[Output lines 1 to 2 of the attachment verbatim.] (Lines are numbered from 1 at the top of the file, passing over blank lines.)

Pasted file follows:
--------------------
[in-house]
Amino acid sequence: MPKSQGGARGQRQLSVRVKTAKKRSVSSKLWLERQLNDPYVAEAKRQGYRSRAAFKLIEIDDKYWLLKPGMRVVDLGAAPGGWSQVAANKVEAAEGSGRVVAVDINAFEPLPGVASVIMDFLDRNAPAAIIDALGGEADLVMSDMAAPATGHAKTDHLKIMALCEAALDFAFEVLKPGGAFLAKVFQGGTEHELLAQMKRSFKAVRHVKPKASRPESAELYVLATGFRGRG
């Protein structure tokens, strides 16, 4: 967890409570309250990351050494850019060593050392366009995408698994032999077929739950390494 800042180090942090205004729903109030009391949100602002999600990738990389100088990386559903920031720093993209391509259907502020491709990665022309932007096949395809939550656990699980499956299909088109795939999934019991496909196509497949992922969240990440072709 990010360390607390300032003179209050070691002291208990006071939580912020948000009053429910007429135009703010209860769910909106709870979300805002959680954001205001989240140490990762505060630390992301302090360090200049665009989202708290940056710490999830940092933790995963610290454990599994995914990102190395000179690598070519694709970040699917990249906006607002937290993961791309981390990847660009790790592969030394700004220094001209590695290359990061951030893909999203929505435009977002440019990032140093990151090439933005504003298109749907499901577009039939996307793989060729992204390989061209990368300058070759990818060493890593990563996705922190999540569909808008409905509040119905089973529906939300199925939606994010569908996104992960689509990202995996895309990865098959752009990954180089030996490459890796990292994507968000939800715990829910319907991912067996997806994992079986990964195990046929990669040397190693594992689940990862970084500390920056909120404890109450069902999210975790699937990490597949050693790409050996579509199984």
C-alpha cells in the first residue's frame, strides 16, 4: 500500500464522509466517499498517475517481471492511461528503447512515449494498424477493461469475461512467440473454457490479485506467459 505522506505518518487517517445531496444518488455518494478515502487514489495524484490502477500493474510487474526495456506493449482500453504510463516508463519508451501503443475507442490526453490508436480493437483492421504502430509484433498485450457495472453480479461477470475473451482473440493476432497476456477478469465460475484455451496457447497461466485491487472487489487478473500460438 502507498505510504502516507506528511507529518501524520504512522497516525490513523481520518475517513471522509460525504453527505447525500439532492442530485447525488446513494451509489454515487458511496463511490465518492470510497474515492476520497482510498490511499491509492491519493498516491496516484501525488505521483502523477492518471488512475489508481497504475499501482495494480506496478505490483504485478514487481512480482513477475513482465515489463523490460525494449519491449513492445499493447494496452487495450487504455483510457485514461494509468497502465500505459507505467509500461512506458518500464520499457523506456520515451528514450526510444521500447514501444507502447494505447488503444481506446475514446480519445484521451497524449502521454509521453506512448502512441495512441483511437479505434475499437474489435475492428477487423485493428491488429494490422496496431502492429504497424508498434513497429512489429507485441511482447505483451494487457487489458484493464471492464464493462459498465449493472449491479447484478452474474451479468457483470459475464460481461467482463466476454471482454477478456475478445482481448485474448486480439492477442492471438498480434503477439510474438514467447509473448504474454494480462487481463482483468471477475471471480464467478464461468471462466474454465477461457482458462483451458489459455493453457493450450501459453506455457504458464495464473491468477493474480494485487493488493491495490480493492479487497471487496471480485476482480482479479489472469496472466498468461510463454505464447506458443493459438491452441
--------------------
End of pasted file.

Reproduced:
[in-house]
Amino acid sequence: MPKSQGGARGQRQLSVRVKTAKKRSVSSKLWLERQLNDPYVAEAKRQGYRSRAAFKLIEIDDKYWLLKPGMRVVDLGAAPGGWSQVAANKVEAAEGSGRVVAVDINAFEPLPGVASVIMDFLDRNAPAAIIDALGGEADLVMSDMAAPATGHAKTDHLKIMALCEAALDFAFEVLKPGGAFLAKVFQGGTEHELLAQMKRSFKAVRHVKPKASRPESAELYVLATGFRGRG